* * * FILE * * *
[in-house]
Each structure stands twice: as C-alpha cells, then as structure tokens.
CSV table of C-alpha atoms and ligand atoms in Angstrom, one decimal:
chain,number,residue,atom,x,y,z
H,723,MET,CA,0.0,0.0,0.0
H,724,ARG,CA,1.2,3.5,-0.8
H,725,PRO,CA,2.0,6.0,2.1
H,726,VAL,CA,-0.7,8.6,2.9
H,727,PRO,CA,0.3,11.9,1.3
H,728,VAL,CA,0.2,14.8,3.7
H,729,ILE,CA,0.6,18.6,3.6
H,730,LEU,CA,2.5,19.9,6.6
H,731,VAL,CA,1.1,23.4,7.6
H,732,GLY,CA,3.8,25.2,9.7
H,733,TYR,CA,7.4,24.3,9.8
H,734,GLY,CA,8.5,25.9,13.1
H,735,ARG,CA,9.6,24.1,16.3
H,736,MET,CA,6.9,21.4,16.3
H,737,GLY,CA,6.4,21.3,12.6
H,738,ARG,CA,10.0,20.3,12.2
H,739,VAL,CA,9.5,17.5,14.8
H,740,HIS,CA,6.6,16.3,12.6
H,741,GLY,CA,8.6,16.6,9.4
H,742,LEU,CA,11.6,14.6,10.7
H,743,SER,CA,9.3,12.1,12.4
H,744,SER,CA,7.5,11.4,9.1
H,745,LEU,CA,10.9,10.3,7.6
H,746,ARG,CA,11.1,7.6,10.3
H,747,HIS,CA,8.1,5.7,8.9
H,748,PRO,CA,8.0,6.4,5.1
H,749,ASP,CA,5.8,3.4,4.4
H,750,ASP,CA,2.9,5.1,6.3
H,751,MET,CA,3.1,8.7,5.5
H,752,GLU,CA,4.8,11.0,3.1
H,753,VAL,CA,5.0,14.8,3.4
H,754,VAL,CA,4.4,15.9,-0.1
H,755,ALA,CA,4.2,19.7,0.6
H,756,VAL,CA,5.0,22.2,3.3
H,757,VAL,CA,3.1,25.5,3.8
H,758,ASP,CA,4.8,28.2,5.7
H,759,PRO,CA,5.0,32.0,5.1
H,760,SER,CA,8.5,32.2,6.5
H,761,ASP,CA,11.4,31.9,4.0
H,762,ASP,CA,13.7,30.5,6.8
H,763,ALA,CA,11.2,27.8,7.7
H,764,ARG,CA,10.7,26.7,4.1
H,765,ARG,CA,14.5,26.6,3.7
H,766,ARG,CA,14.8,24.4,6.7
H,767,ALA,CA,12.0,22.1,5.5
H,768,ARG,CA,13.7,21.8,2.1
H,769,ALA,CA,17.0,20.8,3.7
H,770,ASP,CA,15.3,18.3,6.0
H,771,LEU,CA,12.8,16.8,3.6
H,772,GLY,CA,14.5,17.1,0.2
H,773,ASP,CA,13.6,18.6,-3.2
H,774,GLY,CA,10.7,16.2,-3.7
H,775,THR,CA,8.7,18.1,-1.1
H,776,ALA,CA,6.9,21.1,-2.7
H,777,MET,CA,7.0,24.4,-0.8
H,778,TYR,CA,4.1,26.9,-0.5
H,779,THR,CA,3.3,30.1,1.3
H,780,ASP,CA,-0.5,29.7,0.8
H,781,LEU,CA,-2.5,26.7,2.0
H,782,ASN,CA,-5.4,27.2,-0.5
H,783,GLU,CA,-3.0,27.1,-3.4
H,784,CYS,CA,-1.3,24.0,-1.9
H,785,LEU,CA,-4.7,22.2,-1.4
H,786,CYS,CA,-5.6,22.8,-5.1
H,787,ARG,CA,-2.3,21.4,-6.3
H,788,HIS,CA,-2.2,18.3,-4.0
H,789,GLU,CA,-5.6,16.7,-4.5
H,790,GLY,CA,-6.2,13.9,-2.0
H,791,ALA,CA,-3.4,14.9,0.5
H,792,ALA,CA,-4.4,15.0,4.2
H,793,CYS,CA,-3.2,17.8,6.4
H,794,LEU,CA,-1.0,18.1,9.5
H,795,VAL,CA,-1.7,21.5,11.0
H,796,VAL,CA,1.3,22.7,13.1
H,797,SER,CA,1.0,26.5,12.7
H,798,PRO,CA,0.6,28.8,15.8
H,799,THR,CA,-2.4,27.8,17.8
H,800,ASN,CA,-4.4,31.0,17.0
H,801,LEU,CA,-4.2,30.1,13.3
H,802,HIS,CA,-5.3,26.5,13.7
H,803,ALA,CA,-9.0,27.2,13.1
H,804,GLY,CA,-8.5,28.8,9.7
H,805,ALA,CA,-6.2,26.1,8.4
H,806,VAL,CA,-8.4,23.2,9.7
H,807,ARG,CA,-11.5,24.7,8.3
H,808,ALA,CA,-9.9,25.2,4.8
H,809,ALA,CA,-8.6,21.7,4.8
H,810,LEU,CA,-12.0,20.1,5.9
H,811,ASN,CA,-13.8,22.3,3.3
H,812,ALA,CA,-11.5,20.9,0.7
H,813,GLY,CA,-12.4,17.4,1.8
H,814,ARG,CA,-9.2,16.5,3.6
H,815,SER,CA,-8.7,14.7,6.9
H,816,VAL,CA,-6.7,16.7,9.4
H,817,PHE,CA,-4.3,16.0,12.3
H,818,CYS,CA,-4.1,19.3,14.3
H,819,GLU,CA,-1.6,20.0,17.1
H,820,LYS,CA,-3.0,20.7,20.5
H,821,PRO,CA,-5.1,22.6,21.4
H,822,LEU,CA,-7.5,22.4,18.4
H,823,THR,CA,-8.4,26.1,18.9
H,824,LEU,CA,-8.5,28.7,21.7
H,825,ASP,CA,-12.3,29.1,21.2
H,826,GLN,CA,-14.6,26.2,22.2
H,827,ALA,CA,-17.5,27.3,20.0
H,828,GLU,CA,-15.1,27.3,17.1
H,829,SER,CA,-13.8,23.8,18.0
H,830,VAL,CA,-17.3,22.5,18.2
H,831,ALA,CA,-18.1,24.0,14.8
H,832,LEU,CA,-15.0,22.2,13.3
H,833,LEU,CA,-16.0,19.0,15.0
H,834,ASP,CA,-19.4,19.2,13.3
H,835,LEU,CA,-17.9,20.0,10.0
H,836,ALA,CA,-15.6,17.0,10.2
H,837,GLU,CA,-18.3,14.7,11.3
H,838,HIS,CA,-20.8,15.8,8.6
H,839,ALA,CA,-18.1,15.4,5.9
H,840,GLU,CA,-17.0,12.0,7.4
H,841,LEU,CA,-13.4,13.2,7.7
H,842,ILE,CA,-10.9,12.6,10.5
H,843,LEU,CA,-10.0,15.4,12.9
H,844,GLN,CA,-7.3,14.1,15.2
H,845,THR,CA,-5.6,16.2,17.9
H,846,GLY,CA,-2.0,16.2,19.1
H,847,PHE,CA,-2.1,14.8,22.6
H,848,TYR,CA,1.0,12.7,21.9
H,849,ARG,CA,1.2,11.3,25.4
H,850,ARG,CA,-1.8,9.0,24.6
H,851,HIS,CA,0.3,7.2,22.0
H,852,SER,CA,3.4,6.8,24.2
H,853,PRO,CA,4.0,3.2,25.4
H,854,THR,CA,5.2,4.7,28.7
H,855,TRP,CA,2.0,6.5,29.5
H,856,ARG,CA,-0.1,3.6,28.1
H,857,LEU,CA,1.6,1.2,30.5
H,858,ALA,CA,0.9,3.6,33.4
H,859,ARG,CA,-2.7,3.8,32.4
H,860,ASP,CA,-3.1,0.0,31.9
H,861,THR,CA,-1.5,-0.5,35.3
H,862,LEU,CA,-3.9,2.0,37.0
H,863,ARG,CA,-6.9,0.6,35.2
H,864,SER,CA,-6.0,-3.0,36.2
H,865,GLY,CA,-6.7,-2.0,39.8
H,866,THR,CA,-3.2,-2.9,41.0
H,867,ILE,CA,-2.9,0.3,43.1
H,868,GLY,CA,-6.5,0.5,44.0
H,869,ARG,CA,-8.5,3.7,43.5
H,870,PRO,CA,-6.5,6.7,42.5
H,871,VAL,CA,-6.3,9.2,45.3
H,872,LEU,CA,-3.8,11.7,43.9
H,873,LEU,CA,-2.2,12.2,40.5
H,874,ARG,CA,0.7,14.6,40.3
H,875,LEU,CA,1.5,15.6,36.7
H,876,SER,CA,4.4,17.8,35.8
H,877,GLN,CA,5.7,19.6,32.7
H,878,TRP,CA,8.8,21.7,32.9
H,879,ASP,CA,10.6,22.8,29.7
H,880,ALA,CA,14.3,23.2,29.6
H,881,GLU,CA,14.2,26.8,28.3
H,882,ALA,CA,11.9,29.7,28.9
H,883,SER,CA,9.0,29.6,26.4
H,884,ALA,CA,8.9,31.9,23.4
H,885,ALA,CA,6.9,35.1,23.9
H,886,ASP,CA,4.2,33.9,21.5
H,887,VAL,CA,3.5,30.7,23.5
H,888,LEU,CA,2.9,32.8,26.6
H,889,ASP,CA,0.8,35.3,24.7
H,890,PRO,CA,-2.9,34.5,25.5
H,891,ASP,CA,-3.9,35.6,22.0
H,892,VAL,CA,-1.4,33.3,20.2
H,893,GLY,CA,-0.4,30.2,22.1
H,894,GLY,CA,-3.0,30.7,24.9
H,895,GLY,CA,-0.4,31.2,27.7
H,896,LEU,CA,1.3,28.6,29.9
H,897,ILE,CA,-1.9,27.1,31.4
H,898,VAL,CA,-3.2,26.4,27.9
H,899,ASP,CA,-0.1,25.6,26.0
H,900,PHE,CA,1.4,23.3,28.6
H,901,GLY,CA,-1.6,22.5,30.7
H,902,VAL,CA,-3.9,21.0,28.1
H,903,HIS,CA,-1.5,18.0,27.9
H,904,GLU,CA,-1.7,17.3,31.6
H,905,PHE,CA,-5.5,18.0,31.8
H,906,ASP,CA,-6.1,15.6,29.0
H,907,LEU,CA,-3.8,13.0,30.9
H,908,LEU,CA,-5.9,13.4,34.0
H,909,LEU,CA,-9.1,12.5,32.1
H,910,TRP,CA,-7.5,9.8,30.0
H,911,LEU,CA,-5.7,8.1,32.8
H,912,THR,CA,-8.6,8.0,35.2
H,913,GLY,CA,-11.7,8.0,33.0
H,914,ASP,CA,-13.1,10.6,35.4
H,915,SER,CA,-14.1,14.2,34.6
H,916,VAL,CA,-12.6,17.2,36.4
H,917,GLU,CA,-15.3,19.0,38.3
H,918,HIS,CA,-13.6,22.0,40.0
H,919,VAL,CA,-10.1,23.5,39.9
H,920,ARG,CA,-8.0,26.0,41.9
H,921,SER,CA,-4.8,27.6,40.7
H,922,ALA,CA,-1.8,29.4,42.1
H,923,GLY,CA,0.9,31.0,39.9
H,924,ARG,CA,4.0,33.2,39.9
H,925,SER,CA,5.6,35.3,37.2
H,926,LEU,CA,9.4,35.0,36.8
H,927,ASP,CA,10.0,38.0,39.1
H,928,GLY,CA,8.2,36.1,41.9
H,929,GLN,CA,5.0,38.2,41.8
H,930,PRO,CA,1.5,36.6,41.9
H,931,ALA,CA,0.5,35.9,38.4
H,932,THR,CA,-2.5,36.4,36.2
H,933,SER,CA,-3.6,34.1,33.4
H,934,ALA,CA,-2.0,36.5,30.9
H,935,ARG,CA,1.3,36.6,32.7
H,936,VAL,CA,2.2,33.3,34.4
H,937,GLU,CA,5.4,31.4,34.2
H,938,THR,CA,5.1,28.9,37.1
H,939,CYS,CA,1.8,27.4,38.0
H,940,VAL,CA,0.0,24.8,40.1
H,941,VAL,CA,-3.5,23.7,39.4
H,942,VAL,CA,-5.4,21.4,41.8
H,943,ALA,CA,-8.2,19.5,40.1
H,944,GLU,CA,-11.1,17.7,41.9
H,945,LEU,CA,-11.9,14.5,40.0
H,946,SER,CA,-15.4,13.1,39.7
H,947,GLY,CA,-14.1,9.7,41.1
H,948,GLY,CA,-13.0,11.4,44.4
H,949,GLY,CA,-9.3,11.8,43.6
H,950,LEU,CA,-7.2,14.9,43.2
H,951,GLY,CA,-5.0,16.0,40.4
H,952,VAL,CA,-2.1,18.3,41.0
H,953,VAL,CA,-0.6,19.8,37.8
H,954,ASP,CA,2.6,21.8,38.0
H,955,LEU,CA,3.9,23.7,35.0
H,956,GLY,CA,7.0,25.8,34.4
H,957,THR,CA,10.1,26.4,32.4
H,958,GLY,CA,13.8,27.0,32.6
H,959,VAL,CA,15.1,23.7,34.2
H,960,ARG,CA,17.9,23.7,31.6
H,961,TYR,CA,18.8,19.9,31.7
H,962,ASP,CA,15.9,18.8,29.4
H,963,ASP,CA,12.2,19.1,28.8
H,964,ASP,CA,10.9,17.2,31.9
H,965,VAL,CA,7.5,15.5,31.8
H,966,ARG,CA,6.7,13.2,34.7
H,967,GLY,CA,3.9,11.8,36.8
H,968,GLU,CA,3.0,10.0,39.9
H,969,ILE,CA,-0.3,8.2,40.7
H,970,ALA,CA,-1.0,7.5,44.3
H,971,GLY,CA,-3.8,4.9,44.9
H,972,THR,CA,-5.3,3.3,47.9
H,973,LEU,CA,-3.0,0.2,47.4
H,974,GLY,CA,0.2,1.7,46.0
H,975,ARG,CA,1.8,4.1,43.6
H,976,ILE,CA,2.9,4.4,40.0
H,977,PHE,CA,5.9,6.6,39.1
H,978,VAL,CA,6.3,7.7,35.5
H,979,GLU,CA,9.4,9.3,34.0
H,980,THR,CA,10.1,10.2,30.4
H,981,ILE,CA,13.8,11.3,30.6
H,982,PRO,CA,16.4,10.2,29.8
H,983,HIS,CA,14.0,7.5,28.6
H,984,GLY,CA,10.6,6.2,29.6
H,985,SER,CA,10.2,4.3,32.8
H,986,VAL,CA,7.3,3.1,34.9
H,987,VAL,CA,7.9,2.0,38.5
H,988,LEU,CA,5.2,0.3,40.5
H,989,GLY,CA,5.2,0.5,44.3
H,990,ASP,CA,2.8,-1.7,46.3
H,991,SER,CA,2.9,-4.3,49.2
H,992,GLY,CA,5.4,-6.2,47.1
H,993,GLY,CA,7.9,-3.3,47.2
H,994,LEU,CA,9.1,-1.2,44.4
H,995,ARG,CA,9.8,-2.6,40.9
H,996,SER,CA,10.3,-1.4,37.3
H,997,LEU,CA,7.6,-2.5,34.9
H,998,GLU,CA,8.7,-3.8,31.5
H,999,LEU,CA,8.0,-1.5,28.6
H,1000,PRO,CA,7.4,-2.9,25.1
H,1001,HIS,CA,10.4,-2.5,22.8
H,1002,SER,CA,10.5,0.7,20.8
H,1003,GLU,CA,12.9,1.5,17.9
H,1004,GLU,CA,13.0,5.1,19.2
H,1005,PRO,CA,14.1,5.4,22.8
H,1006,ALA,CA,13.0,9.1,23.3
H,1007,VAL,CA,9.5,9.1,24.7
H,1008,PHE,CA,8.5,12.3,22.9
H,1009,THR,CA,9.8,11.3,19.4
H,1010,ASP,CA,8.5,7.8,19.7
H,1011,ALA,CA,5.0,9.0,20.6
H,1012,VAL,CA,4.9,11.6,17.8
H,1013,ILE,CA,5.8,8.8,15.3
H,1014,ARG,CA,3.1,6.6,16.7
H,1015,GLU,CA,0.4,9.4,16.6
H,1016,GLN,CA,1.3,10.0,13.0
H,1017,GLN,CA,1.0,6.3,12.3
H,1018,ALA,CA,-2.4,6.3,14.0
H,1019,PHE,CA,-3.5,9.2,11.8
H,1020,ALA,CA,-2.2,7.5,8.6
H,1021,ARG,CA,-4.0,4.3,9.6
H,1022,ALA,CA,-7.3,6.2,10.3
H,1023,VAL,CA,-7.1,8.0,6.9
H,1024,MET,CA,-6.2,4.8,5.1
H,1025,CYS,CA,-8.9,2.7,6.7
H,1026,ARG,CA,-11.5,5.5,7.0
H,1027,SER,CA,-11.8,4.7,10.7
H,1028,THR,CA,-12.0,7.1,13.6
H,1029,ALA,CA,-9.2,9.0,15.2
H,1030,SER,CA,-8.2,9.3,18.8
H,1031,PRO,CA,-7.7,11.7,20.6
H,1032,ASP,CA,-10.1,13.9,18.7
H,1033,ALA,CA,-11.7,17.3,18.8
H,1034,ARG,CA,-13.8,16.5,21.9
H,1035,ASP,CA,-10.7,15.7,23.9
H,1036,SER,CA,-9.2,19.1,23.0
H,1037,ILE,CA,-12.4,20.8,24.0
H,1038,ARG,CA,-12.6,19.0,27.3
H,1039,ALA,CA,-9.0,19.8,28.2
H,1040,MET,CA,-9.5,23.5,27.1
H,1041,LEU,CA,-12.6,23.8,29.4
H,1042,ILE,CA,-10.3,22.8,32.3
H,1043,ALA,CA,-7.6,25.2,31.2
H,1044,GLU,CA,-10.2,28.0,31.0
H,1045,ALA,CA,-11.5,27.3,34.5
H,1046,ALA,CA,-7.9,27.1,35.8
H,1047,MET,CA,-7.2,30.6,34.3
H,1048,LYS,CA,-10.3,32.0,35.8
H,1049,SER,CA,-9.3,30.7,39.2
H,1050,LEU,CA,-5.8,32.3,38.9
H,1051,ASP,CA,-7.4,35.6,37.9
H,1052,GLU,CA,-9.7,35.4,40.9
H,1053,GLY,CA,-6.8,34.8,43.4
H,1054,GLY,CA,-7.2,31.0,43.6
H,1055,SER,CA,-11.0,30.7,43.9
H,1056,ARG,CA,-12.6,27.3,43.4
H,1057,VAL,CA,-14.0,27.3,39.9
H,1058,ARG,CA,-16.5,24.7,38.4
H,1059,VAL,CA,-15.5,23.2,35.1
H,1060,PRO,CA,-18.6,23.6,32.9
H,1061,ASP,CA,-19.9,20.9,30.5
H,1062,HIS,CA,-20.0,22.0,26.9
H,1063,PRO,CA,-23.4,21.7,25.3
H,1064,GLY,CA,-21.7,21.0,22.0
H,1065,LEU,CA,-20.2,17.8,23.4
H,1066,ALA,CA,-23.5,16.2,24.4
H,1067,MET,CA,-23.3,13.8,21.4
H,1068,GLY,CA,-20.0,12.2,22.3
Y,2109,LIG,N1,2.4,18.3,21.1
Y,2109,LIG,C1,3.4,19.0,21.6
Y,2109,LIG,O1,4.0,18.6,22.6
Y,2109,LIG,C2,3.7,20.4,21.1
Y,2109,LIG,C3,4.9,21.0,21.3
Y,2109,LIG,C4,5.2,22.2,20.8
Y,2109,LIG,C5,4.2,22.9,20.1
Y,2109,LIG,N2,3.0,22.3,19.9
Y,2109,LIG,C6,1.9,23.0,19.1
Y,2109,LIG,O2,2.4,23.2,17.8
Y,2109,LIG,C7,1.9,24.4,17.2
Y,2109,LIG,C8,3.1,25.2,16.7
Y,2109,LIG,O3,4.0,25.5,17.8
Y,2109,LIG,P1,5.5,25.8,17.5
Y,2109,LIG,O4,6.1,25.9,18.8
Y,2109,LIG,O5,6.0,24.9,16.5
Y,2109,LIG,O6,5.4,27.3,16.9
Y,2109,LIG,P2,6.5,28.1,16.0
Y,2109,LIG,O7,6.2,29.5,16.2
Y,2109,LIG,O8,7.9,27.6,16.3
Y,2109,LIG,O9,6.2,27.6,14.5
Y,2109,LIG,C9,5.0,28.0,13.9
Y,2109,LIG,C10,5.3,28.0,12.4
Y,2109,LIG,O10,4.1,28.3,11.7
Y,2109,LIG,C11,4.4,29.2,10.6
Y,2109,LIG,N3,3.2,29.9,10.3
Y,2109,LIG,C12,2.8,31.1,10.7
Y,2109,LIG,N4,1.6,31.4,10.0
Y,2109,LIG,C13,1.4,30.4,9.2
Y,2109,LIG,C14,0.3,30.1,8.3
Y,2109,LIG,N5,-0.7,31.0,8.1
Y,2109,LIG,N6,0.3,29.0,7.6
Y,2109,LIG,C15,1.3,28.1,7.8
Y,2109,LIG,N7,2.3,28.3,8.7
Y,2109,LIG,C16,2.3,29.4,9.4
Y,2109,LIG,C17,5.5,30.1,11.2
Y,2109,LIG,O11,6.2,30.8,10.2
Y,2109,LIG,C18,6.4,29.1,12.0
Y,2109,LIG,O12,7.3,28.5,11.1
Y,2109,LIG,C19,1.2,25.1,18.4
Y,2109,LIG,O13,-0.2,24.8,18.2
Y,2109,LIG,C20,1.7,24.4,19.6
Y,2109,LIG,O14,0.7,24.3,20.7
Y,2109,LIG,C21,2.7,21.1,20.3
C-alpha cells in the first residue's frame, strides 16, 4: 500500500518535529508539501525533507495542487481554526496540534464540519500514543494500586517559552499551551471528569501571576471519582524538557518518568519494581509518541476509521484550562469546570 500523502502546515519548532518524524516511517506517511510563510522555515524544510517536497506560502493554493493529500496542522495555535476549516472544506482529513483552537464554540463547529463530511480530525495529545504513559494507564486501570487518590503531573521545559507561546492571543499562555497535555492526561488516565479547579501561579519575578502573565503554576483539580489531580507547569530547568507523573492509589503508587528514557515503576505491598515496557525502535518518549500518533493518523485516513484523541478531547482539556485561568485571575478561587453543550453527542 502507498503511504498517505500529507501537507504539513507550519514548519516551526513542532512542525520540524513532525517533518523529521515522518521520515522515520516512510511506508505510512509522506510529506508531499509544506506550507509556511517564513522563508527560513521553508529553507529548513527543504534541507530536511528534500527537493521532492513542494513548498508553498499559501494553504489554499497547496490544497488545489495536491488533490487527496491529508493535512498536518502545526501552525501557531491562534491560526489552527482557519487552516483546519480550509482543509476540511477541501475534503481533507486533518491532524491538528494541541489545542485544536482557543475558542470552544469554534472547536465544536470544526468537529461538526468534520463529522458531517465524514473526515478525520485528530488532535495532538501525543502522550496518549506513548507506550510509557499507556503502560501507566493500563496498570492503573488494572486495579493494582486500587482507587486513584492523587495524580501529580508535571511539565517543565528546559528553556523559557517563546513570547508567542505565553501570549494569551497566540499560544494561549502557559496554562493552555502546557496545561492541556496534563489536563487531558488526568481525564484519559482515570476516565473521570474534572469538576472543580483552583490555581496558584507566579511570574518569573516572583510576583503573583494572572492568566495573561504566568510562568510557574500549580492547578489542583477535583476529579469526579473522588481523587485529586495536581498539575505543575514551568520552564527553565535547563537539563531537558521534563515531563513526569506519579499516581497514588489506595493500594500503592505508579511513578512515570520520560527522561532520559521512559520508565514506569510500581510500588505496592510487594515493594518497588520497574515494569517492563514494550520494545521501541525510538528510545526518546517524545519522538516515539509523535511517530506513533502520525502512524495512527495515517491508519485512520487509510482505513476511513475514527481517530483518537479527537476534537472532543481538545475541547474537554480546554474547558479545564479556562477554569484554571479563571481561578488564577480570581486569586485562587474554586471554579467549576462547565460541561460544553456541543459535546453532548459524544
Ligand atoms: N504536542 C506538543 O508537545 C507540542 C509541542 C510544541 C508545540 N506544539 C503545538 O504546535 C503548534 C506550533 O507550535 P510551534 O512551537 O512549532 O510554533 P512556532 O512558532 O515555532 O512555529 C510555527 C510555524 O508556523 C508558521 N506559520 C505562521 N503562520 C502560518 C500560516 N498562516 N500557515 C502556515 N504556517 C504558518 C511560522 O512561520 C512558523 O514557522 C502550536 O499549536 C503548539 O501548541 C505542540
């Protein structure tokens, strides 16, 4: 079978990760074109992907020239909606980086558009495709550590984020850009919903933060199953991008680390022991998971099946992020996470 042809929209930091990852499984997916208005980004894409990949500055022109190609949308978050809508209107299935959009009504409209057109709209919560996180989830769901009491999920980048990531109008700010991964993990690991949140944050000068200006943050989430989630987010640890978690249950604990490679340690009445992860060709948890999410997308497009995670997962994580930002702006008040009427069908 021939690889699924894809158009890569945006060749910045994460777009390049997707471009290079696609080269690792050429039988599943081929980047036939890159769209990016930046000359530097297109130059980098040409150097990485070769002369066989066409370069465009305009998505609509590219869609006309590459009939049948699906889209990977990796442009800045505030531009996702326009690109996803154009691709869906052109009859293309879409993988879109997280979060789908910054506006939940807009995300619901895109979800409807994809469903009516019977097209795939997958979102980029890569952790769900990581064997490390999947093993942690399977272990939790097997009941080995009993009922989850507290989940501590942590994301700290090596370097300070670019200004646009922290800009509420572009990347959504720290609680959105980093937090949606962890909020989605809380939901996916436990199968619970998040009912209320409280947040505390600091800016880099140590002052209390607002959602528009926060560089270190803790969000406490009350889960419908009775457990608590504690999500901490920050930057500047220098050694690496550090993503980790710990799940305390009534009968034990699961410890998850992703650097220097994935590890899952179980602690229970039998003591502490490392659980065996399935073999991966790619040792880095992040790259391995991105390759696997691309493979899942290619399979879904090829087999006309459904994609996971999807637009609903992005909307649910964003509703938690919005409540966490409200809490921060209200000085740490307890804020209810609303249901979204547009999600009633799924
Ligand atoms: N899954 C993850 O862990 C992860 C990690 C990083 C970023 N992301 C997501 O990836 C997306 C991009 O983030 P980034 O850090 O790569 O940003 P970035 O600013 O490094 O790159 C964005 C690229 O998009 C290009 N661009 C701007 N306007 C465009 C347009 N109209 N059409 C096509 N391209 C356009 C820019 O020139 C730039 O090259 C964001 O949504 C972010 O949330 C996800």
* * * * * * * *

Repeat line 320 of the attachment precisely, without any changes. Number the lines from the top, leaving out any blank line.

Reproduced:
H,1038,ARG,CA,-12.6,19.0,27.3